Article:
The bottom two panels in Fig. 4 show these daily anomalies for the 1000-hPa height field (NH) and the 850-hPa height field (SH). In both hemispheres there is an annual march in the variance, with higher amplitudes during the cold-season months (November–April in the NH and May–October in the SH). The annual march is more pronounced in the NH owing to the lower variance during the warm season. Figure 5 shows the structure of the NH 1000-hPz and SH 850-hPa monthly mean anomaly height fields regressed upon the leading PCs computed separately for these contrasting seasons. In all cases the leading mode is unique with respect to the other eigenmodes (Table 3). In the SH, the spatial structures for the warm and cold seasons are both nearly zonally symmetric, with similar amplitude and similar meridional scale, and they resemble the leading mode of variability based on all calendar months shown in Figs. 1 and 3. The leading NH mode also exhibits a high degree of zonal symmetry during both seasons, but its amplitude and meridional scale are somewhat larger during the cold season. Hence, the structure shown in Fig. 1d is largely dominated by the NH cold season. Despite its smaller meridional scale, the NH warm-season PC time series is correlated with the PC time series based on all calendar months at a level of 0.97.

The middle panels in Fig. 4 show daily 50-hPa height anomalies averaged over the polar cap regions (hereafter denoted 〈Z50〉), which exhibit much more distinct “active” and “inactive” seasons in both hemispheres. In the NH the variability is largest during January–March (JFM), whereas in the SH it is largest in springtime from mid-October to mid-December. The NH inactive season is quieter than its SH counterpart. In both hemispheres, the frequency distribution of 〈Z50〉 is slightly skewed: positively during most of the active season when episodic warmings are responsible for most of the variability, but negatively toward the end of the active season, when much of the variability is a consequence of delays in the final breakdown of the polar vortex.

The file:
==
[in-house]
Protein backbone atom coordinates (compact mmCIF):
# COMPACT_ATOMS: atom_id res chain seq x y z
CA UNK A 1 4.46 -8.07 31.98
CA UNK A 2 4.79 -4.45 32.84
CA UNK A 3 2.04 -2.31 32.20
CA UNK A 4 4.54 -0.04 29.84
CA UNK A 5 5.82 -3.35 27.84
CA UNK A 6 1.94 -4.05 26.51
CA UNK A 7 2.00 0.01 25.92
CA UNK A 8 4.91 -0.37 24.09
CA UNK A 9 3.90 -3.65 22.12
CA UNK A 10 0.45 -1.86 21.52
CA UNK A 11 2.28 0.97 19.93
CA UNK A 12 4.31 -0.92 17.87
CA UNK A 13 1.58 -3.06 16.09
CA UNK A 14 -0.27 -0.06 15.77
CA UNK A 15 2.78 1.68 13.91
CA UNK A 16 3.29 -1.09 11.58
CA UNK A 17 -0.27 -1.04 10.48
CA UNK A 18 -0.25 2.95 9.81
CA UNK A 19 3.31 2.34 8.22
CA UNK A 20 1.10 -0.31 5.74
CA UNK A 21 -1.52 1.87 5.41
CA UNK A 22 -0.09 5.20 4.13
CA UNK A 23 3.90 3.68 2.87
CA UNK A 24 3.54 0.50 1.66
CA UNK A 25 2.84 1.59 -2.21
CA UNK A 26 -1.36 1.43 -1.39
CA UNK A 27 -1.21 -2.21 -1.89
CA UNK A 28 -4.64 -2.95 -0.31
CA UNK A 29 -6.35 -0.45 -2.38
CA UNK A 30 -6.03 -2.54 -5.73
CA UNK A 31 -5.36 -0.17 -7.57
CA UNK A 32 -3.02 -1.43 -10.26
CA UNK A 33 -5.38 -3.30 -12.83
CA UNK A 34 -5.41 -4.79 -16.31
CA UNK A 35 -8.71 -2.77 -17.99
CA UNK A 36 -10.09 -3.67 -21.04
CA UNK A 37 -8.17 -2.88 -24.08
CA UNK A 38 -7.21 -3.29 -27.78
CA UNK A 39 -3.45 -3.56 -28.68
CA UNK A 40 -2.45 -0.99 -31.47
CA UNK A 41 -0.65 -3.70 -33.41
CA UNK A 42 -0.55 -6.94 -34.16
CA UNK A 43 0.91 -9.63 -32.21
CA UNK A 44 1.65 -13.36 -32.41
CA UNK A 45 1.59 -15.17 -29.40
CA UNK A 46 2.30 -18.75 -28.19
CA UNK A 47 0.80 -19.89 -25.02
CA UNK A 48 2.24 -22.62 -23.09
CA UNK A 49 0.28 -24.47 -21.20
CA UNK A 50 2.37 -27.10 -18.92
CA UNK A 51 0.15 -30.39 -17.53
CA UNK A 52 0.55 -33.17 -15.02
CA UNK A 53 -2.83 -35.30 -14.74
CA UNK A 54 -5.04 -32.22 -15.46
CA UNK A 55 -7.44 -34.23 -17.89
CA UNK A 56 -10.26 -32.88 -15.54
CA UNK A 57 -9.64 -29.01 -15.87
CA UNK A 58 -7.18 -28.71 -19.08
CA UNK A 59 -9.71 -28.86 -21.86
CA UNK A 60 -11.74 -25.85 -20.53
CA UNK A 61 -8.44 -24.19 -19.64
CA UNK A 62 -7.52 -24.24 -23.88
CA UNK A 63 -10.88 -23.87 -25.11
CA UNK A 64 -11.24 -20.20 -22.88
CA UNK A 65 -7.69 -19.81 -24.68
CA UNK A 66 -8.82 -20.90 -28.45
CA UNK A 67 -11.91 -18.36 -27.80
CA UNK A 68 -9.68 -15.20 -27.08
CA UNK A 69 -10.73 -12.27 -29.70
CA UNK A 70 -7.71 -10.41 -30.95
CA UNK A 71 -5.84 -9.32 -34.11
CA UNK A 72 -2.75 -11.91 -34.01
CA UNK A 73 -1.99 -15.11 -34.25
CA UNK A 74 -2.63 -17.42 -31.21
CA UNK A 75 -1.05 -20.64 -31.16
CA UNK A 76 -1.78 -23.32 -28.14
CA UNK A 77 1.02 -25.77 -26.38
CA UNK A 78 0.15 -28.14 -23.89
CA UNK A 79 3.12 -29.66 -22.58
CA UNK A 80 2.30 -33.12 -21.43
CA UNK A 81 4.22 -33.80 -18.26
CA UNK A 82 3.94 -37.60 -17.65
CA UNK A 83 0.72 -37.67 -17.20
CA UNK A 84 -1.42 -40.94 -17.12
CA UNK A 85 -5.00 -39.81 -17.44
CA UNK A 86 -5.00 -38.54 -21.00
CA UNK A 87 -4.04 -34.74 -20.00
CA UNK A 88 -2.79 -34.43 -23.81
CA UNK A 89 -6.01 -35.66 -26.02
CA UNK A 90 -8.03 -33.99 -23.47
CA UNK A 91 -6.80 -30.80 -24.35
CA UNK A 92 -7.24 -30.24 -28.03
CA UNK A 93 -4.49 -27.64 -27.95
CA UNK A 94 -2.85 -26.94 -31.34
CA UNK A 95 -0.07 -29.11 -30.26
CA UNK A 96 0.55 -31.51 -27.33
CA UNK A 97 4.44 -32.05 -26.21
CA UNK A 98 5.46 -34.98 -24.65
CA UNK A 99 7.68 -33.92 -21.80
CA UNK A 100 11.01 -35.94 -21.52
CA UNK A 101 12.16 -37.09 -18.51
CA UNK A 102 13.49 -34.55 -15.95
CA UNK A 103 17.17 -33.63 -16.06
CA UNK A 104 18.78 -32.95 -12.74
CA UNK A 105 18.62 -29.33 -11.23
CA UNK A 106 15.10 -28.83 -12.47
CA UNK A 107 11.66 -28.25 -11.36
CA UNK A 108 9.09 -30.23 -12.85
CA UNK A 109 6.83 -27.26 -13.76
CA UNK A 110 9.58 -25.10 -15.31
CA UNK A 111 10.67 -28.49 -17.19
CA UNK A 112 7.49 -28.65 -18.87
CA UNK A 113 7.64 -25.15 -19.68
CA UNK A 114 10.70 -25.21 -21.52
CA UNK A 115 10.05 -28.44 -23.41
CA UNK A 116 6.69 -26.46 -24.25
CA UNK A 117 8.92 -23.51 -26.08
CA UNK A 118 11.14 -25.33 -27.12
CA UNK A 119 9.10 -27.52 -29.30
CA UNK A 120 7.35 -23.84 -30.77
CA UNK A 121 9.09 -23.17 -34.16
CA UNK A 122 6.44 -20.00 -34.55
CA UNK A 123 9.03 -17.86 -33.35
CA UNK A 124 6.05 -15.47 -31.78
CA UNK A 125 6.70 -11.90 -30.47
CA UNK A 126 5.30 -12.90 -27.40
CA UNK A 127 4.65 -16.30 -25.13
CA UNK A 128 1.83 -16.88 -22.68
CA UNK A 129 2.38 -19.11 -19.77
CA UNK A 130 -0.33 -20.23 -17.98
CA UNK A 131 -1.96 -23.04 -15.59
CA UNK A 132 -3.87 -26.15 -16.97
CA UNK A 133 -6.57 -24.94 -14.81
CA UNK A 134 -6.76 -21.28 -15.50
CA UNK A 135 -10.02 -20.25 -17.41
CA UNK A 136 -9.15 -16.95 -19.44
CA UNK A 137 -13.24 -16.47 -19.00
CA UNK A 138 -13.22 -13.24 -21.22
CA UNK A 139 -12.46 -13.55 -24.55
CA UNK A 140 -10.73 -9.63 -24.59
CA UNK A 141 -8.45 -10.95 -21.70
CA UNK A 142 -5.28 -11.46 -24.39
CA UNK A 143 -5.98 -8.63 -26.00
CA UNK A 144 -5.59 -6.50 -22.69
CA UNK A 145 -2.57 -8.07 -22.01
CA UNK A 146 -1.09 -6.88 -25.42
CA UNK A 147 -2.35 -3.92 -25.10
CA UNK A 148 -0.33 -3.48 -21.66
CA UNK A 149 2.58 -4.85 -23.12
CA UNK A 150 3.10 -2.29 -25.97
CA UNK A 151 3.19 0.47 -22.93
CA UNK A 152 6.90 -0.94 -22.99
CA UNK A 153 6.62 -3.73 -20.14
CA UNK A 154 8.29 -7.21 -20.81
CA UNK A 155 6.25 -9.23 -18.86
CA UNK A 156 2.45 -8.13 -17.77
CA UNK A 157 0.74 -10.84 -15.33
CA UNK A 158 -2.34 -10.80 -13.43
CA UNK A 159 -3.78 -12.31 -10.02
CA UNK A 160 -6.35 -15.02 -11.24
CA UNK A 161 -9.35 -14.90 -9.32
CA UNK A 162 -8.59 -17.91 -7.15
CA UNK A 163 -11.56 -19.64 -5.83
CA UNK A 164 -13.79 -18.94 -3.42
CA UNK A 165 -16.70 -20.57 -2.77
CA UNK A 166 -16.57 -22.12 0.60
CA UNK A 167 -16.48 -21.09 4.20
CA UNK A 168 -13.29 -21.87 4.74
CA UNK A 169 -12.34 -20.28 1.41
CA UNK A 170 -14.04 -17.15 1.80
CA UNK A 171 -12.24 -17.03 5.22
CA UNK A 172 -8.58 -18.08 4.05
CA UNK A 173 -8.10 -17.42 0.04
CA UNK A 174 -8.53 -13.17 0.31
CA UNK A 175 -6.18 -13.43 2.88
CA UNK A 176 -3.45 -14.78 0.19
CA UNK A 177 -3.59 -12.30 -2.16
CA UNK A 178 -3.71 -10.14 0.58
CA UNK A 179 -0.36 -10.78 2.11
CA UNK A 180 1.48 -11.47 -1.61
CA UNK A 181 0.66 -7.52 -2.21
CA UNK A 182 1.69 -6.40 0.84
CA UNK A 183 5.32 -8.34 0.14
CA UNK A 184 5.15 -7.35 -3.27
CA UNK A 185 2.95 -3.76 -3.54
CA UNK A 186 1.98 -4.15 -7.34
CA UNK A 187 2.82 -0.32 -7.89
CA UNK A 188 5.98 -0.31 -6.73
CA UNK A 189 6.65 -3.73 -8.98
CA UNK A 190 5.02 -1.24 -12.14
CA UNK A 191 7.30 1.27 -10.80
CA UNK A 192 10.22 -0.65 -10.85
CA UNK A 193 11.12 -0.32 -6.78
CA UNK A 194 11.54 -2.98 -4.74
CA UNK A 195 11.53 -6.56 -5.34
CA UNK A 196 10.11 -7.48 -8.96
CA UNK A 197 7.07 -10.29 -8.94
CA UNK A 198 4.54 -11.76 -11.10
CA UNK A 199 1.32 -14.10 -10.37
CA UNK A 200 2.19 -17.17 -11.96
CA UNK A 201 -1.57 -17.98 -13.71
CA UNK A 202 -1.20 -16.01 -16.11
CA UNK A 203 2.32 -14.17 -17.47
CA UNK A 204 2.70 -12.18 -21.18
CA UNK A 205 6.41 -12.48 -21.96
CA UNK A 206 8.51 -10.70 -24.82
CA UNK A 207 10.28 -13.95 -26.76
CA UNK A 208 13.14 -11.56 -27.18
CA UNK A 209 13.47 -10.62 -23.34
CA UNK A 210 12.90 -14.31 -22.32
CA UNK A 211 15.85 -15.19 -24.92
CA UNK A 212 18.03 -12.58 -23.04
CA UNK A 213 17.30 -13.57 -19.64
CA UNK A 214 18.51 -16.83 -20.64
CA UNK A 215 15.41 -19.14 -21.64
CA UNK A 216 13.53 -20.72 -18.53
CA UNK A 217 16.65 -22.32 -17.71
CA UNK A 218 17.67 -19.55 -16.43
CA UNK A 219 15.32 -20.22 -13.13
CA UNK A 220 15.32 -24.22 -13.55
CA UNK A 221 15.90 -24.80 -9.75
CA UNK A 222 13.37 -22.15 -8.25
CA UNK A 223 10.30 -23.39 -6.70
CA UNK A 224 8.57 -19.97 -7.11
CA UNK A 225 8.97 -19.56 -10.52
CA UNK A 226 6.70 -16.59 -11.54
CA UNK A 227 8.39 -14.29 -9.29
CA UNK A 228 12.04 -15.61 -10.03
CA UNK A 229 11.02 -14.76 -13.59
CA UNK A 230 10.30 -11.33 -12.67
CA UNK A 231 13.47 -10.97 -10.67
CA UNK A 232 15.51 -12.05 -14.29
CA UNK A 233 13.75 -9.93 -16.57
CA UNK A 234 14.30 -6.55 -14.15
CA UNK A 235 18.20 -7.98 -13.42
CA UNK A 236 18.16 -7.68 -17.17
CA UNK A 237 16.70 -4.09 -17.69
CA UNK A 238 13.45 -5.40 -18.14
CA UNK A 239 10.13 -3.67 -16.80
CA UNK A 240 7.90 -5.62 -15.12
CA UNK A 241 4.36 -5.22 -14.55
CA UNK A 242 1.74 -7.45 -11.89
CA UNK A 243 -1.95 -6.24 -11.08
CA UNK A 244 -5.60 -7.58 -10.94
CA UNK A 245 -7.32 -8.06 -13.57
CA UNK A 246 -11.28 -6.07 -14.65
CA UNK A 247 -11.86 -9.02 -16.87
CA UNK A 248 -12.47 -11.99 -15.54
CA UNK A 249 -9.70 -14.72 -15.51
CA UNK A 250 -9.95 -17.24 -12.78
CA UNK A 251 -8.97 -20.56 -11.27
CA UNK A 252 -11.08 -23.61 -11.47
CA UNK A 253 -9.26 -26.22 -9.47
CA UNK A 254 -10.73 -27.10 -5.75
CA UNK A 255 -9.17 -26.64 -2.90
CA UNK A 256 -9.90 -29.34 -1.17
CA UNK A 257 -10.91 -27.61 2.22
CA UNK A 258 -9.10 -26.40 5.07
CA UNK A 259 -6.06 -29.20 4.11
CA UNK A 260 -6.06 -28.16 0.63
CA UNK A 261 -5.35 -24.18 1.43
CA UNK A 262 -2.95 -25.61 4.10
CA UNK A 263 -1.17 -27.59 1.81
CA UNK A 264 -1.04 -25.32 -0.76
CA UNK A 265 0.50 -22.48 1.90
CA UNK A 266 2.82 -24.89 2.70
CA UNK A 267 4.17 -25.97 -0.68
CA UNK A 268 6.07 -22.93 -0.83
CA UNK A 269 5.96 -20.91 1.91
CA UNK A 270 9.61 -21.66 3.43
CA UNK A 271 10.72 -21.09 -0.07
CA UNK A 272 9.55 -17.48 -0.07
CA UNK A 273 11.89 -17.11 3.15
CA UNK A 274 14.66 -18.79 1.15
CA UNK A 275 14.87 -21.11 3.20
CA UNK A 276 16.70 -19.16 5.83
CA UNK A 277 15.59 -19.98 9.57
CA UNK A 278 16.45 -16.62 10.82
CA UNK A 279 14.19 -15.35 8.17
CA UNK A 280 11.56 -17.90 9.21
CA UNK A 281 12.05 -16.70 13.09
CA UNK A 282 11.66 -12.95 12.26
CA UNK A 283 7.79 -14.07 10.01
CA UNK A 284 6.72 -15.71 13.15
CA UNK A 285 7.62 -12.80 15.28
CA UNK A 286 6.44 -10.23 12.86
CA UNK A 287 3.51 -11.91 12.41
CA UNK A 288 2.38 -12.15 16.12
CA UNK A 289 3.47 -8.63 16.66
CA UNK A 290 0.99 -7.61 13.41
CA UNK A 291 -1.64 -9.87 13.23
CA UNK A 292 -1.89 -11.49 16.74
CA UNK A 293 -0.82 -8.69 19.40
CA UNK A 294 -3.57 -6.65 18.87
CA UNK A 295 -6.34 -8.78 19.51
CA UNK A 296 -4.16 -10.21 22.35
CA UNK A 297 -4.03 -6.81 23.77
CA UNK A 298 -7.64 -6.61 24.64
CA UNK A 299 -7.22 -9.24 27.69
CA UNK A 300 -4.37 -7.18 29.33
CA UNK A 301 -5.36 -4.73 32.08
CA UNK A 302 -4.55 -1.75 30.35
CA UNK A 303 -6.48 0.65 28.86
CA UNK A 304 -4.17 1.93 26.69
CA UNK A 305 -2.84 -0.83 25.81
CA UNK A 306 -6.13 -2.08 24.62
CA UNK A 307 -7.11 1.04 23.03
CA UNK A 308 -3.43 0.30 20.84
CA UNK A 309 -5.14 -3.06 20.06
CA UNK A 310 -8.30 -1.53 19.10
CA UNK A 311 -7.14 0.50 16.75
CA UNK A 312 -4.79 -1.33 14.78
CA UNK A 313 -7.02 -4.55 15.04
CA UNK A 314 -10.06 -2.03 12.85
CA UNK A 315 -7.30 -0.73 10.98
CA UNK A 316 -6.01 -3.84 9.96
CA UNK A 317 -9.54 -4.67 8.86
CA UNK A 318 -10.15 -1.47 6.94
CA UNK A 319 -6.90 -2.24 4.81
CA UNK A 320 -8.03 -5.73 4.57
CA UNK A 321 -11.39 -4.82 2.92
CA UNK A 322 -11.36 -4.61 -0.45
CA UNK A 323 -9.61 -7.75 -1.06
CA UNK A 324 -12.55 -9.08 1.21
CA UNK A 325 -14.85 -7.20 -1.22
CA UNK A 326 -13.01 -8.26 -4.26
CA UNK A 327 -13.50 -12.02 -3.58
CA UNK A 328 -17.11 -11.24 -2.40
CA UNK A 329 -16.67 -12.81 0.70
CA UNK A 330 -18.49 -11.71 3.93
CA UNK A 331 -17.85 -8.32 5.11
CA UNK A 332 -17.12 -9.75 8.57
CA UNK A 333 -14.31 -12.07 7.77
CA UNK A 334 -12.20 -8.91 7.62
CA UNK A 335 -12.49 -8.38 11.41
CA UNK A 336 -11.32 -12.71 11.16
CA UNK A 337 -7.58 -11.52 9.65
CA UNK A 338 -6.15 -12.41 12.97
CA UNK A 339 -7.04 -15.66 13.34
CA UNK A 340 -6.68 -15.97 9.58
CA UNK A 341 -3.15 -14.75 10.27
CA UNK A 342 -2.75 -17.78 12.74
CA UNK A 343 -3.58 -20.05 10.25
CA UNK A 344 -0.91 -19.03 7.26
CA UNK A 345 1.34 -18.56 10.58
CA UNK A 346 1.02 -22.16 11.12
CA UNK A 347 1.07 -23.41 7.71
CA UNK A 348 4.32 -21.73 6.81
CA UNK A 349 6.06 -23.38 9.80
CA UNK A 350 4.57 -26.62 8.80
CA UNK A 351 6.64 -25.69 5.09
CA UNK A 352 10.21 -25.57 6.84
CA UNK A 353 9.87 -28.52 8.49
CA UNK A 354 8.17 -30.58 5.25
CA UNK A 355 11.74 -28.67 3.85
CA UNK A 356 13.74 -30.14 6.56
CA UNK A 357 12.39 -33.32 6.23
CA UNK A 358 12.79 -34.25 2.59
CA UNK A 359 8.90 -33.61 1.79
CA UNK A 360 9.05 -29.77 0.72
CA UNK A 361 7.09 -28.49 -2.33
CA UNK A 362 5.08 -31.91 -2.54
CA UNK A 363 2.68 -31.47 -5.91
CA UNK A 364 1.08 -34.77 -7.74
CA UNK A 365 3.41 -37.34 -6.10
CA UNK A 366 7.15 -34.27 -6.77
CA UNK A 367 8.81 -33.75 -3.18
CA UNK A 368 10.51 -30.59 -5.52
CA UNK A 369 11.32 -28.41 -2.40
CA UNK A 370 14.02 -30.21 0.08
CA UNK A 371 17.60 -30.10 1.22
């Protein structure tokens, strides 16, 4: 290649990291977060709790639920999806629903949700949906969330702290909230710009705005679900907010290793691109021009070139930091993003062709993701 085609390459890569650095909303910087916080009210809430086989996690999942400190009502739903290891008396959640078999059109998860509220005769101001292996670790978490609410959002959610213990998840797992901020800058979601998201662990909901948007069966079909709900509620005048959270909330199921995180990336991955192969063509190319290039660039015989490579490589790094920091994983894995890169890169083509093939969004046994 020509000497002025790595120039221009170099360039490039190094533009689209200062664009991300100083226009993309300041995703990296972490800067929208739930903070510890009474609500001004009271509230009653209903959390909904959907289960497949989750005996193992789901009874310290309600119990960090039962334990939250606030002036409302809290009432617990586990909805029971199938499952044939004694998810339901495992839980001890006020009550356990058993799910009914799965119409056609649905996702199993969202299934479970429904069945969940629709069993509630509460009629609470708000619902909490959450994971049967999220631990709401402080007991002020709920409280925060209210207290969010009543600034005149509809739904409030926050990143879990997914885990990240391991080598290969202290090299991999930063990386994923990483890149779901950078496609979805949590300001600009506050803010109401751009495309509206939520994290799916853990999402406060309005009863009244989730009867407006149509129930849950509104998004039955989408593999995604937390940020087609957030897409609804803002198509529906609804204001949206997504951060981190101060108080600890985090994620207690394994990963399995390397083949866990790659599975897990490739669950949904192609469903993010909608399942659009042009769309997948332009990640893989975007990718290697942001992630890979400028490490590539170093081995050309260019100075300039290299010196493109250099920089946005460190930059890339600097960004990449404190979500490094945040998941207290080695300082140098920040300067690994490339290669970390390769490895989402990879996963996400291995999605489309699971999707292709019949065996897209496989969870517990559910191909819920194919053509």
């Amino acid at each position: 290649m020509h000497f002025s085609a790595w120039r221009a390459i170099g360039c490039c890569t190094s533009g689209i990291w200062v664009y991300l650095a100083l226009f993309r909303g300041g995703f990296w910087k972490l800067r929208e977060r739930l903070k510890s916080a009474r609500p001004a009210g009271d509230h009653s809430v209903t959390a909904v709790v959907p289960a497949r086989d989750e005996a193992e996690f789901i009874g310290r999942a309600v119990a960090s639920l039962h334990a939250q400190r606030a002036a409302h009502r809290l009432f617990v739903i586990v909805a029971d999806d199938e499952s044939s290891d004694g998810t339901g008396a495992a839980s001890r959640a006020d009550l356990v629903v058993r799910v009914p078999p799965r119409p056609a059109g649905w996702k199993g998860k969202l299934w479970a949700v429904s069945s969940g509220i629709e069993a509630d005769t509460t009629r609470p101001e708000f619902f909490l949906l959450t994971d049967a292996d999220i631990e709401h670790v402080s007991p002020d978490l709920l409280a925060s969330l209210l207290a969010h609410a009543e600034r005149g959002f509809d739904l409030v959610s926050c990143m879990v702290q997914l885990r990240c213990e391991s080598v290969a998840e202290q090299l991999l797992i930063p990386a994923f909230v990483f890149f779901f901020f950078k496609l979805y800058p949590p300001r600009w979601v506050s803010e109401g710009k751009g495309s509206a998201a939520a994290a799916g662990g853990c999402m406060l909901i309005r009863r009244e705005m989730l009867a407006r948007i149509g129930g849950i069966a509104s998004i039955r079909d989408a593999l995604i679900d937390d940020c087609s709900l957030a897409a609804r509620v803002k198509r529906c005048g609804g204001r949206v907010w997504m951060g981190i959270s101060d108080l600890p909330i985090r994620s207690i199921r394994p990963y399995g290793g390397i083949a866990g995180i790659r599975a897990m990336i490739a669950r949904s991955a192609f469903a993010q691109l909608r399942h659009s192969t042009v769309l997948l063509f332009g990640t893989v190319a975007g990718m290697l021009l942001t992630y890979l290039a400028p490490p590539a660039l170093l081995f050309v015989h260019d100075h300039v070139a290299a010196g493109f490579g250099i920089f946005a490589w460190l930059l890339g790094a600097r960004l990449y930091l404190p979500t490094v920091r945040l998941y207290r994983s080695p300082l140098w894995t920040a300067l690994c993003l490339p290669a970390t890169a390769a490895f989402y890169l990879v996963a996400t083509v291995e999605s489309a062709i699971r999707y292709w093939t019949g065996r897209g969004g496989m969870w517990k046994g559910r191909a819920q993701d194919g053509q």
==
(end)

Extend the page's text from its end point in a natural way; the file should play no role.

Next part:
While the active season in the NH stratosphere coincides with the cold season at the surface, it is delayed by several months in the SH. To explore the reasons for this delay, and for the apparent skewness, we show in the top panel of Fig. 4 daily values of 〈Z50〉, including the climatological mean annual march. Because 50-hPa height in the Tropics never departs much from its annual-mean value, indicated by the horizontal line, the points in these plots are also indicative of the meridional gradient in the 50-hPa height field in the respective hemispheres: points below the line are indicative of an equator–pole gradient consistent with westerly flow, and vice versa. In the NH, the variance of 〈Z50〉 is largest when the westerly polar vortex is strongest, whereas in the SH it is largest at the time when the vortex is in the process of breaking down. When the vortex is easterly there is relatively little variance in 〈Z50〉. The SH polar cap is also quiescent during midwinter when the vortex attains a strength far in excess of its NH counterpart. In both hemispheres, the active season thus corresponds to months in which the flow is westerly in the lower stratosphere, but less than some threshold value. If fluctuations in 〈Z50〉 are a manifestation of planetary wave–mean flow interaction, the observed seasonality is, for the most part, consistent with the predictions of Charney and Drazin (1961). One notable discrepancy is the absence of a SH maximum during April–May when the vortex is building up. In fact, radiosonde temperature measurements presented in Randel and Wu (1999) suggest the existence of a peak at that time.

Based on the results presented in the top panels of Fig. 4, we define two kinds of inactive seasons in the SH lower stratosphere: one when the vortex is strong westerly, and the other when the vortex is weak or easterly. The seasons chosen for further analysis of the relationship between the stratosphere and troposphere are as follows:

  1. Active seasons: SH: November (N), NH: January–March (JFM);

  2. Inactive season, strong westerly vortex: SH: June–August (JJA), NH: none;

  3. Inactive season, weak or easterly vortex: SH: February–March (FM), NH: JJA.